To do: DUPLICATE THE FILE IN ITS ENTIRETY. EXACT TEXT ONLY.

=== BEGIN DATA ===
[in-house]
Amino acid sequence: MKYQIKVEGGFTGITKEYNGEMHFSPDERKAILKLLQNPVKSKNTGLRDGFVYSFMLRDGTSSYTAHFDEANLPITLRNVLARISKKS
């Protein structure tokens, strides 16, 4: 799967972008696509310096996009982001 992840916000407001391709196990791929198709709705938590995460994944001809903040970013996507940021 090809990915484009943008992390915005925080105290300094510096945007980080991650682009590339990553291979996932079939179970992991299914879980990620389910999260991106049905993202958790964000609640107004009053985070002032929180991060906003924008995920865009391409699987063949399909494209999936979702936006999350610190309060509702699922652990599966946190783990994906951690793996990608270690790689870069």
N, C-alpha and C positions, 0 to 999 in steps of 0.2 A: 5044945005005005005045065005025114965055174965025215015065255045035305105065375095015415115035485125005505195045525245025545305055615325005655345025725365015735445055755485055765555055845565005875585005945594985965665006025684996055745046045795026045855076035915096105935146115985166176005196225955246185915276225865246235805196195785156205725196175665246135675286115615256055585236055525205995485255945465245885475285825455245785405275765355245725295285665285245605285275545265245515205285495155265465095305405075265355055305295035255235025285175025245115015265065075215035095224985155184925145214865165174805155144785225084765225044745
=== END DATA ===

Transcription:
[in-house]
Amino acid sequence: MKYQIKVEGGFTGITKEYNGEMHFSPDERKAILKLLQNPVKSKNTGLRDGFVYSFMLRDGTSSYTAHFDEANLPITLRNVLARISKKS
């Protein structure tokens, strides 16, 4: 799967972008696509310096996009982001 992840916000407001391709196990791929198709709705938590995460994944001809903040970013996507940021 090809990915484009943008992390915005925080105290300094510096945007980080991650682009590339990553291979996932079939179970992991299914879980990620389910999260991106049905993202958790964000609640107004009053985070002032929180991060906003924008995920865009391409699987063949399909494209999936979702936006999350610190309060509702699922652990599966946190783990994906951690793996990608270690790689870069």
N, C-alpha and C positions, 0 to 999 in steps of 0.2 A: 5044945005005005005045065005025114965055174965025215015065255045035305105065375095015415115035485125005505195045525245025545305055615325005655345025725365015735445055755485055765555055845565005875585005945594985965665006025684996055745046045795026045855076035915096105935146115985166176005196225955246185915276225865246235805196195785156205725196175665246135675286115615256055585236055525205995485255945465245885475285825455245785405275765355245725295285665285245605285275545265245515205285495155265465095305405075265355055305295035255235025285175025245115015265065075215035095224985155184925145214865165174805155144785225084765225044745